Preserved liquid milk comes in a number of forms, none of which are very similar to each other. The most common forms of these packaged milk are as follows:
- These are commonly called UHT milks (Ultra High Temperature) for the packaging technique used to put them up. They come in the same varieties as fresh liquid milks: whole, 2%, 1% and skim. Just recently I’ve even found whipping cream in UHT packaging (Grand Chef – Parmalat), though this may be offered only in the commercial/restaurant market. In the U.S. they have vitamin D added. The lesser fat content milks do not keep as long as whole milk and their “use by” dates are correspondingly shorter term. This milk is packaged in aseptic containers, either cans or laminated paper cartons. It has the same composition as fresh milk of the same type, and can be stored at room temperature because of the special pasteurizing process used. The milk has a boiled flavor, but much less than evaporated milk. I buy the whole milk and the dates are usually for as much six months. The milk is still usable past their dates, but the flavor soon begins to go stale and the cream separates. I am told by a friend who lived in Germany not long after this kind of canned milk began to come on the market there that they were dated for a year.With only a six month shelf life this type of canned milk naturally requires a much faster rotation cycle than other types. The only brand name for this milk I’ve seen is Parmalat. It’s a lot of bother, but to me it’s worth it to have whole, fluid milk. Recently, I have discovered that it makes excellent yogurt, with the boiled tasted disappearing. We have begun using this method for using up our Parmalat as its dates come up and it is rotated out of storage.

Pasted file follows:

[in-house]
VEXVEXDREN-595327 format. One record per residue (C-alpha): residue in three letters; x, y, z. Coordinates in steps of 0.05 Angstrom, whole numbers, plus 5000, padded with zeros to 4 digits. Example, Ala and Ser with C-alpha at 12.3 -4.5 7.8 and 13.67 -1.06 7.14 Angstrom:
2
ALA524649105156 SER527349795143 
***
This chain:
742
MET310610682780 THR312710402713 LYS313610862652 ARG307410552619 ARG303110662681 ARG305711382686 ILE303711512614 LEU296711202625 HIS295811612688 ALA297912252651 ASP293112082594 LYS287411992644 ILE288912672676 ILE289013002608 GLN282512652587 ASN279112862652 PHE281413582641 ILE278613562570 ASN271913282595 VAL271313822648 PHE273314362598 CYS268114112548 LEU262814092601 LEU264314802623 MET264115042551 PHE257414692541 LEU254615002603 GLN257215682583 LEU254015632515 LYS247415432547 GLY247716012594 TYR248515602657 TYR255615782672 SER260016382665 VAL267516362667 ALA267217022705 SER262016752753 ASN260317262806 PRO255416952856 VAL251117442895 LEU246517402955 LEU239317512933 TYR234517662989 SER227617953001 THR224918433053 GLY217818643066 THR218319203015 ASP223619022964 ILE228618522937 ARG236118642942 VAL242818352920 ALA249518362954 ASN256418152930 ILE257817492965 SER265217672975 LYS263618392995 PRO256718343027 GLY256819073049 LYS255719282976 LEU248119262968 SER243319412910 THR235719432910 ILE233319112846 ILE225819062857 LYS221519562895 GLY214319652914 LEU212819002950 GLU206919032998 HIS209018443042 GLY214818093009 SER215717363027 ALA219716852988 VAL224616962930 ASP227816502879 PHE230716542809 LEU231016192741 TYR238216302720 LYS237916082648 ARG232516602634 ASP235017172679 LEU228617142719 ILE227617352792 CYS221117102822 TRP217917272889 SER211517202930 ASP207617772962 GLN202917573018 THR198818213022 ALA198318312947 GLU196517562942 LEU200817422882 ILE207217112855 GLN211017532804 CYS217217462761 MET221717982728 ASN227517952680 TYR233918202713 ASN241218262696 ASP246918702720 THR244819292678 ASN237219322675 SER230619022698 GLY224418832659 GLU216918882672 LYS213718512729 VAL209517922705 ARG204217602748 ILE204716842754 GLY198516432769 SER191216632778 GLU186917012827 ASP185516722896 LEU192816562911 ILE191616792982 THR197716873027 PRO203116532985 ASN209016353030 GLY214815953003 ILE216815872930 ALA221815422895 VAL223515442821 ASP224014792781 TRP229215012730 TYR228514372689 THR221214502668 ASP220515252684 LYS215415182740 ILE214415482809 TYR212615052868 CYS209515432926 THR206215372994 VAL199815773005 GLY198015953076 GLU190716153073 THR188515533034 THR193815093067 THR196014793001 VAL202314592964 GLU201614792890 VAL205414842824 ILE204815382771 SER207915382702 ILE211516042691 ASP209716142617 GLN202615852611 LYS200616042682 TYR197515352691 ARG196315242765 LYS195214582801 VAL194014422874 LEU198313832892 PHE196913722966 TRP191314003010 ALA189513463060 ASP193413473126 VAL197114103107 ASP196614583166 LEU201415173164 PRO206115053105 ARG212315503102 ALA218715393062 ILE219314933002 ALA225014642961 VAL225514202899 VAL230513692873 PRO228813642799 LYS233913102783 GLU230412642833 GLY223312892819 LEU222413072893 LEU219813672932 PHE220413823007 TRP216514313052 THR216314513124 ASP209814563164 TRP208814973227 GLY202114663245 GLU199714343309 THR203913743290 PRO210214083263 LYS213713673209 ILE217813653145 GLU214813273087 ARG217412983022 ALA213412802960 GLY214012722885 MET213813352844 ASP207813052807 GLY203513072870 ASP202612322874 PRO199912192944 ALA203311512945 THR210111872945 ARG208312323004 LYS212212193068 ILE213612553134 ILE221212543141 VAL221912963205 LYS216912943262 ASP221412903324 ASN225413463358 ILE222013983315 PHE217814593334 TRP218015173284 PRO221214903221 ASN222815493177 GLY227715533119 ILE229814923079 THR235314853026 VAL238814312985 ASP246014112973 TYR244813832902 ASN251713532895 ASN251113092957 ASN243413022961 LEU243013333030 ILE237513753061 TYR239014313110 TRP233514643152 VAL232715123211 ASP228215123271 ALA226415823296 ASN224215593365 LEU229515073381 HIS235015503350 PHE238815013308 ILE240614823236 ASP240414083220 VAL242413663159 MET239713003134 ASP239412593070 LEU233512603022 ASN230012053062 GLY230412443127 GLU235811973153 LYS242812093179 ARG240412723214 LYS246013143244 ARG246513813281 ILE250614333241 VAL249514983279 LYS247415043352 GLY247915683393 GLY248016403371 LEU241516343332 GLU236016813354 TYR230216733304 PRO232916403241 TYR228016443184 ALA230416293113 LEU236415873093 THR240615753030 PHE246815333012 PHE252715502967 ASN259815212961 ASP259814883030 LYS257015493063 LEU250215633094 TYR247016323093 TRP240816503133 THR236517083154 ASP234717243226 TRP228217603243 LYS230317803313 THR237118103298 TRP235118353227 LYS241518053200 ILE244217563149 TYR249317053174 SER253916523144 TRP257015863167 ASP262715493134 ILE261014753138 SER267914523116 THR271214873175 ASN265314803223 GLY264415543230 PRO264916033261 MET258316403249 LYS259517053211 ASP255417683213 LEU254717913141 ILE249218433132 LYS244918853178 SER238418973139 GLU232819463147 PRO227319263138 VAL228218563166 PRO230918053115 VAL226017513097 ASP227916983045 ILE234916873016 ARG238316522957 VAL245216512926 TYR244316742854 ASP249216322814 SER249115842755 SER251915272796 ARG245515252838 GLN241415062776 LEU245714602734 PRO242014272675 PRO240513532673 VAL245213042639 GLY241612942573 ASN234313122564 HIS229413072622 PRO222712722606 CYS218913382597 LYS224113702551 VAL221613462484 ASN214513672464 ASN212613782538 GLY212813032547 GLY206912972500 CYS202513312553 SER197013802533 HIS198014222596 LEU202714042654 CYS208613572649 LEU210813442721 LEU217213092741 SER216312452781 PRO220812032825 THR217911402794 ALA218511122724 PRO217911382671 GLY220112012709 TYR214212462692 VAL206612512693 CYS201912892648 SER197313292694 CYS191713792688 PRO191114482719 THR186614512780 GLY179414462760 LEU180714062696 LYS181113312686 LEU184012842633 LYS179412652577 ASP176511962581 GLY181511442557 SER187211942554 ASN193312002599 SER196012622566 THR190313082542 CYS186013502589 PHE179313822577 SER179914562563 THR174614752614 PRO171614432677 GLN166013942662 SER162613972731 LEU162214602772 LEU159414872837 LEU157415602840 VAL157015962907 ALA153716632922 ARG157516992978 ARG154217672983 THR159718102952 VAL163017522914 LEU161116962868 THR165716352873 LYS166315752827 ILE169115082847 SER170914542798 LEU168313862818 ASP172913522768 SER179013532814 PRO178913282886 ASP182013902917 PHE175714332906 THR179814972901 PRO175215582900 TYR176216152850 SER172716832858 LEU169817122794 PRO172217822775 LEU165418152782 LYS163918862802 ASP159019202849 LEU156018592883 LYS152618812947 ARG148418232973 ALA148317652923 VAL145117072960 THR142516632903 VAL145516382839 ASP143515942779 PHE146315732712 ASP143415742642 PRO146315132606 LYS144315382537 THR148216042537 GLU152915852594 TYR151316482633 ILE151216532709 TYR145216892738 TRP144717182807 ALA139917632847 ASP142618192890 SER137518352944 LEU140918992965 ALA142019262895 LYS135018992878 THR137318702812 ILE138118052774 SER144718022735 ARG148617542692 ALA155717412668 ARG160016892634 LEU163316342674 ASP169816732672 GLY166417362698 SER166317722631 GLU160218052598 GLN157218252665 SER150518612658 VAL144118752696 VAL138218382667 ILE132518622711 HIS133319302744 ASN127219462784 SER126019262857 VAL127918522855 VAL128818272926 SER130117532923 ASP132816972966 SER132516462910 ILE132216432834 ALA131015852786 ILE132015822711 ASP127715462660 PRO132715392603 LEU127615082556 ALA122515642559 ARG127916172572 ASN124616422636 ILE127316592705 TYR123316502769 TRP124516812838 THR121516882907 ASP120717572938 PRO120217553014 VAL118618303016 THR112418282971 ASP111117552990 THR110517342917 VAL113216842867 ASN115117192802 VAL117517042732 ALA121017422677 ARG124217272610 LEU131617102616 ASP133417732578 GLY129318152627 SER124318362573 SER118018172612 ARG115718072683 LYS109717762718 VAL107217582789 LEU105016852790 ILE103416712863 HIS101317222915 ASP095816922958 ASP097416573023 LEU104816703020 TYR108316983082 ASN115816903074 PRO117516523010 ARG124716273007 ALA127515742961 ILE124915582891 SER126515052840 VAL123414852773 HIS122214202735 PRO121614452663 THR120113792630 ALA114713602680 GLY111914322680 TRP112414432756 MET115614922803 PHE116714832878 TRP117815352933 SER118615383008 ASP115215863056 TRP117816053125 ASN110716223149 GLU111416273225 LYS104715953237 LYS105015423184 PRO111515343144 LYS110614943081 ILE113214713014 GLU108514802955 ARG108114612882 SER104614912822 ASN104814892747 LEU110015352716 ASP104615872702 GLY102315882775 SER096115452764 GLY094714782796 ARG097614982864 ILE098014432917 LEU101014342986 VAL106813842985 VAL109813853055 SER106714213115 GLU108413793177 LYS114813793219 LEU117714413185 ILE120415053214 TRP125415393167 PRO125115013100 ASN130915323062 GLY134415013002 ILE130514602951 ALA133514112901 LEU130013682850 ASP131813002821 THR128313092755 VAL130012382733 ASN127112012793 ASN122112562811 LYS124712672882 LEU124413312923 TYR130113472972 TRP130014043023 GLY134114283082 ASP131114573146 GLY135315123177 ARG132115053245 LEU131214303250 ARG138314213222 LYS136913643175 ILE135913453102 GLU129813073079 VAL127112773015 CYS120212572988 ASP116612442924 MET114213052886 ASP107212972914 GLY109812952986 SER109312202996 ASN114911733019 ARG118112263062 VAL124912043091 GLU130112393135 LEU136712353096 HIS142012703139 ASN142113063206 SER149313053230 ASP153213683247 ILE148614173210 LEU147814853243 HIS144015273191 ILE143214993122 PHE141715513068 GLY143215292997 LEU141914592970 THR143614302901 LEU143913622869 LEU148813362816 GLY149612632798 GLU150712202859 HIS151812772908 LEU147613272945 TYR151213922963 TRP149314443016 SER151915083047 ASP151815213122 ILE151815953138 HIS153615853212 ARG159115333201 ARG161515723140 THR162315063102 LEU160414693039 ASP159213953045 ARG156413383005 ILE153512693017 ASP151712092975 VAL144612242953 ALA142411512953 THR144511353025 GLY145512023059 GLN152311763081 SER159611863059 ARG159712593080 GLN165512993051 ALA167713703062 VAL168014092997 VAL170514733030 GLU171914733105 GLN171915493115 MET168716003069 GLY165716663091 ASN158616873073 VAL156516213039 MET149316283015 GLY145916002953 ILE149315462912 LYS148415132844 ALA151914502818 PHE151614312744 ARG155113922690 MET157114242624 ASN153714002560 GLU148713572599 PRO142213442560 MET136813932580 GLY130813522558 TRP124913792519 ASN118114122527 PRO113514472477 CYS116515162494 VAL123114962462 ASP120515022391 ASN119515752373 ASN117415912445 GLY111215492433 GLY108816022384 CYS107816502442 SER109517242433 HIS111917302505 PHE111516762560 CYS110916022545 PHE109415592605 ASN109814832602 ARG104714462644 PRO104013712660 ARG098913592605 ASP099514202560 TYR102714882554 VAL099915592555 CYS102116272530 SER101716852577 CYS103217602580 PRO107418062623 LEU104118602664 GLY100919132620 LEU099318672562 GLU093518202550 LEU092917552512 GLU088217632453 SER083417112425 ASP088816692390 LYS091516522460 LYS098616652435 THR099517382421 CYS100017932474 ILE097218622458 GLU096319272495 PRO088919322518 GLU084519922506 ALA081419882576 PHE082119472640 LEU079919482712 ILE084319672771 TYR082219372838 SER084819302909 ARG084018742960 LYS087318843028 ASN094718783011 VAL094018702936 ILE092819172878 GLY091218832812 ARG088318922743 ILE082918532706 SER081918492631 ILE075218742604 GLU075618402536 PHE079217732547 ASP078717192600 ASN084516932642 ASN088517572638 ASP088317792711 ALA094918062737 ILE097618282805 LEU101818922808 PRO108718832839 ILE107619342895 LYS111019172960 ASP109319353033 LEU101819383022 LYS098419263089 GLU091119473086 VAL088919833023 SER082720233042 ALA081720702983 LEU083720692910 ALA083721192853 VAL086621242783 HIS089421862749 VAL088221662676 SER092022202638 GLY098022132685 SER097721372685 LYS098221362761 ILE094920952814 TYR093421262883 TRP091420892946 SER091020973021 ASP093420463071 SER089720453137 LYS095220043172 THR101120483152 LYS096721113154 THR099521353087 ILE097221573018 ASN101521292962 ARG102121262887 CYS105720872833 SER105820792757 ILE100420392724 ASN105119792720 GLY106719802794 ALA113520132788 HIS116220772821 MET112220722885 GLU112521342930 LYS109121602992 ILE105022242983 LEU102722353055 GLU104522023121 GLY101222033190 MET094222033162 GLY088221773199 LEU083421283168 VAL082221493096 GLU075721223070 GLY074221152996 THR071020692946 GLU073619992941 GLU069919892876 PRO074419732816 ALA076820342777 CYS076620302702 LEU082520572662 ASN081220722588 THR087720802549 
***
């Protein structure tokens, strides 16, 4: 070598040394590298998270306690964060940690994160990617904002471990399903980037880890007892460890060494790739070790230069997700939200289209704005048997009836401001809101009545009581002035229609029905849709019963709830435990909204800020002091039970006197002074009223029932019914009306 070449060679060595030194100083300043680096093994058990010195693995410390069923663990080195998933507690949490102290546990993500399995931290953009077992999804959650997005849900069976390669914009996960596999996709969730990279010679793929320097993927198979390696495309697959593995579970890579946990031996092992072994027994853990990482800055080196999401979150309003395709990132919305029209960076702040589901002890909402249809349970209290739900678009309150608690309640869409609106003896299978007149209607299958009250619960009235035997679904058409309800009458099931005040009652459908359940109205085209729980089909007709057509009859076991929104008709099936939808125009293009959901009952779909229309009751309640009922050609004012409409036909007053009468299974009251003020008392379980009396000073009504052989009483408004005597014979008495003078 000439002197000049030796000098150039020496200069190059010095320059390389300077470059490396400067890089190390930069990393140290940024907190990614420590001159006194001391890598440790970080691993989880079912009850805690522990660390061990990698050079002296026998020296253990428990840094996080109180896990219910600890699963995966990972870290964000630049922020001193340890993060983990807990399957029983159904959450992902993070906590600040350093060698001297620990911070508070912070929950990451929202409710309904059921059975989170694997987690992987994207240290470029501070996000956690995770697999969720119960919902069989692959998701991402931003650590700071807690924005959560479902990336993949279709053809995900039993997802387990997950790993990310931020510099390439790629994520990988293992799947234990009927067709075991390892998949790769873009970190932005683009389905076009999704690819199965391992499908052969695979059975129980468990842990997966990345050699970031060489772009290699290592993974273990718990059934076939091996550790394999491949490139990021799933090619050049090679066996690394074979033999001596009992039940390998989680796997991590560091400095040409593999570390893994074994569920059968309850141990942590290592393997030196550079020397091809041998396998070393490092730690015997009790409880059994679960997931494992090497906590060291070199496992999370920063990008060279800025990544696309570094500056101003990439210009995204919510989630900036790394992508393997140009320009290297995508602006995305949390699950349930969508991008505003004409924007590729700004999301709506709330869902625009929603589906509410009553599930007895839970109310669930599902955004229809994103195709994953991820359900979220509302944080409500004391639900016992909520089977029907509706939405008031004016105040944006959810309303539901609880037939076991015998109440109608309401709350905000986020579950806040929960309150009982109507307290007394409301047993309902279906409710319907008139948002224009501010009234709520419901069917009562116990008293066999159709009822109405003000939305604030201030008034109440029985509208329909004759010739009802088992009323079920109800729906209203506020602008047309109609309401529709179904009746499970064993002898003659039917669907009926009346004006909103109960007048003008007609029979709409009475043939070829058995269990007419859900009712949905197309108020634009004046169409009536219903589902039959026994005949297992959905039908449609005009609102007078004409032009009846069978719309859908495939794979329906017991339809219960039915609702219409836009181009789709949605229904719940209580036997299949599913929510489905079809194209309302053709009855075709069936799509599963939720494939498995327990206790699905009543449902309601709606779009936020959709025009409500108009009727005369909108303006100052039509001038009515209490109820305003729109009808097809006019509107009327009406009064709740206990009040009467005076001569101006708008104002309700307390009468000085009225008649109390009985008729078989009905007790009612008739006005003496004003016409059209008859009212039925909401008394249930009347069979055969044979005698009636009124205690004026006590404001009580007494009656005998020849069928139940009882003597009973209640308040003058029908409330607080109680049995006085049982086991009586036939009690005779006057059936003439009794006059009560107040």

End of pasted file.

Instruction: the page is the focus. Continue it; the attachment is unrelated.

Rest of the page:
- This is made from fresh, unpasteurized whole milk. The process removes 60% of the water; the concentrate is heated, homogenized, and in the States vitamin D is added. It is then canned and heated again to sterilize the contents. It may also have other nutrients and chemical stabilizers added. A mixture of one part water and one part evaporated milk will have about the same nutritional value of an equal amount of fresh milk. There is generally no date or “use by” code on evaporated milk.Health and nutrition food stores often carry canned, evaporated goat’s milk, in a similar concentration.
- Sweetened Condensed
- This milk goes through much less processing than evaporated milk. It starts with pasteurized milk combined with a sugar solution. The water is then extracted until the mixture is less than half its original weight. It is not heated because the high sugar content prevents spoilage. It’s very high in calories, too: 8 oz has 980 calories.Although it is often hard to find, the label has a stamped date code which indicates the date by which it should be consumed. Sweetened, condensed milk may thicken and darken as it ages, but it is still edible.